In her Dirt Diaries series, the third and last installment of which I recently reviewed, author Anna Staniszewski continues to develop the character of tween-aged Rachel Lee in a refreshingly positive way. The narrative in this book is not watered down into a simplified, black and white, good versus evil story. Books such as The Gossip File go against a lot of the images mainstream media feeds us, in which extreme drama created by the collision of bad versus evil is encouraged, if not actively nurtured. I broached the topic previously when I had the opportunity to talk with Andrea Pyros, author of My Epic Year of Rock, and decided to delve into it a little more with Staniszewski.
I would love to hear more about your view of Rachel’s age group as that of rational, intelligent, well-rounded individuals, which contrasts with the way society often sees them.
This is an interesting question and one that I often consider as I write stories about “tween” characters who are moving from the “child realm” into the “teenage realm”. When I think back to my own eighth grade experience, I remember feeling both empowered by the new-found freedom of being able to stay out later, go places without adults, etc., but also frustrated at how much I still wasn’t allowed to do. I think that frustration comes across in Rachel’s character because she’s being expected to be responsible enough to hold down a job and mature enough to handle her parents’ separation, but she’s also expected to go along with what her parents decide is best for her. It’s certainly not an easy place for her to be, but that’s why I find it so interesting to write about!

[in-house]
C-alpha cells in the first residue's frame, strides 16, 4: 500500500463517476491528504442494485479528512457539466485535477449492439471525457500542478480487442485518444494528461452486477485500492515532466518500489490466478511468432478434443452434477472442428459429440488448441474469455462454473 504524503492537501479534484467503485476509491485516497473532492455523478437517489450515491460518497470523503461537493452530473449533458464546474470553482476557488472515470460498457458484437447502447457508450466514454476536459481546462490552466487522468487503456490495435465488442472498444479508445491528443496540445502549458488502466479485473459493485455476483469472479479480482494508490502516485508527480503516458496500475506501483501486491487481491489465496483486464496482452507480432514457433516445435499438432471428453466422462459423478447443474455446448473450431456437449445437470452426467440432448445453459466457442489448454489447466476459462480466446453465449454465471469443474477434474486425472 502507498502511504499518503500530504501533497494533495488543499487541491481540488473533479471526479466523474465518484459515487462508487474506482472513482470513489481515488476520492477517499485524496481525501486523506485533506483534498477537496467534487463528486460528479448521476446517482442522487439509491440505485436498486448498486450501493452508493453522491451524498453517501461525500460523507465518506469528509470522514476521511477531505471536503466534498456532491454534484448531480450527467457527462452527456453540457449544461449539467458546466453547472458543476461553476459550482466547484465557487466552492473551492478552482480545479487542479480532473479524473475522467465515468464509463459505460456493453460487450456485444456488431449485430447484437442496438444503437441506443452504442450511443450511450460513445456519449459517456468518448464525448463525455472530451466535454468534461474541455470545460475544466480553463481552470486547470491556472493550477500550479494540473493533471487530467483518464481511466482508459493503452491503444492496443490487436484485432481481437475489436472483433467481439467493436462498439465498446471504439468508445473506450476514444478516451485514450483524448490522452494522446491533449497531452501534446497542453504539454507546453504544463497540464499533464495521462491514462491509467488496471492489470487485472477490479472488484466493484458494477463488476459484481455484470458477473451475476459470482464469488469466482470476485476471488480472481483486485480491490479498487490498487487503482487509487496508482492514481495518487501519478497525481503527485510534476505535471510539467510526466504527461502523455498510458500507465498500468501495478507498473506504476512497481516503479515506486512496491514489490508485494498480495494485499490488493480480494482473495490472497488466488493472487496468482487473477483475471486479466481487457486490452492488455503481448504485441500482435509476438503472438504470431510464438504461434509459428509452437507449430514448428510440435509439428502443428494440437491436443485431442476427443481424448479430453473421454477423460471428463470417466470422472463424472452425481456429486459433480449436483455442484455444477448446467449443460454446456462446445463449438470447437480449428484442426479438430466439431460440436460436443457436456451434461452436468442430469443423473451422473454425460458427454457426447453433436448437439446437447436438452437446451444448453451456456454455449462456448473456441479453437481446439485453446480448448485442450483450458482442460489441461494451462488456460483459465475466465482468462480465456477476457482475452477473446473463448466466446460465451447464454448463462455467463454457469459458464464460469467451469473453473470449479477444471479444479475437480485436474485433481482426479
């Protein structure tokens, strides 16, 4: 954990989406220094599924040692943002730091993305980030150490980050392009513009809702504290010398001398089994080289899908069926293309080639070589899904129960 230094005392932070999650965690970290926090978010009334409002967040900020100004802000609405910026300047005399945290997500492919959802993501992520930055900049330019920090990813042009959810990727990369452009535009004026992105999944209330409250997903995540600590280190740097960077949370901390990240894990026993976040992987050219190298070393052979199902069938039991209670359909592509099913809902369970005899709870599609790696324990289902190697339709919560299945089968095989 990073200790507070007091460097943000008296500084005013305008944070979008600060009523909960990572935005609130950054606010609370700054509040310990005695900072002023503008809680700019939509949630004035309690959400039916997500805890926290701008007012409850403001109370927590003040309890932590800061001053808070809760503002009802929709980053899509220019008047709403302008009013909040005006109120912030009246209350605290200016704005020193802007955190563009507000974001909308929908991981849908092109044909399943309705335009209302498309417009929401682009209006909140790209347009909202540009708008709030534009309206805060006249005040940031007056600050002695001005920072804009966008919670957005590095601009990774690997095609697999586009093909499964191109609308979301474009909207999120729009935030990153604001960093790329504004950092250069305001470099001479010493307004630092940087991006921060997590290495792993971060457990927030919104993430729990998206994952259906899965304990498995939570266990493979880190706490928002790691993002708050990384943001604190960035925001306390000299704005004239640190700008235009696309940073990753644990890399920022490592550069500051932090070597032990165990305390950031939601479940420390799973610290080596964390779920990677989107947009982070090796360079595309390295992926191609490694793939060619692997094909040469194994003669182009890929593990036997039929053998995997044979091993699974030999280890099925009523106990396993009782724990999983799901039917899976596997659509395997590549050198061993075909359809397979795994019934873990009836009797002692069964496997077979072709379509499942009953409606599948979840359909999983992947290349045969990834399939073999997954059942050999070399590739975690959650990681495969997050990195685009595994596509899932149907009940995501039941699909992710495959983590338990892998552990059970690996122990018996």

Why did you find it important to explore how Rachel sought refuge in the character of Ava, behind whose identity she was able to do and say things she otherwise would not have been able to?
I think we’ve all wondered what it would be like to be someone else, even for a day. Since Rachel has already made great strides in finding her voice and her confidence throughout the series, I wanted to test her a bit more in the third book by giving her the chance to be someone else for a little while. Would she still like herself after being Ava? Or would there be things that she would realize about herself that would make her want to continue to change and grow? Having Rachel be mistaken for someone else also added another humorous element to the story that I could have a lot of fun with. I wanted Rachel’s story to be one of self-discovery, but I also wanted it to be full of humor and heart.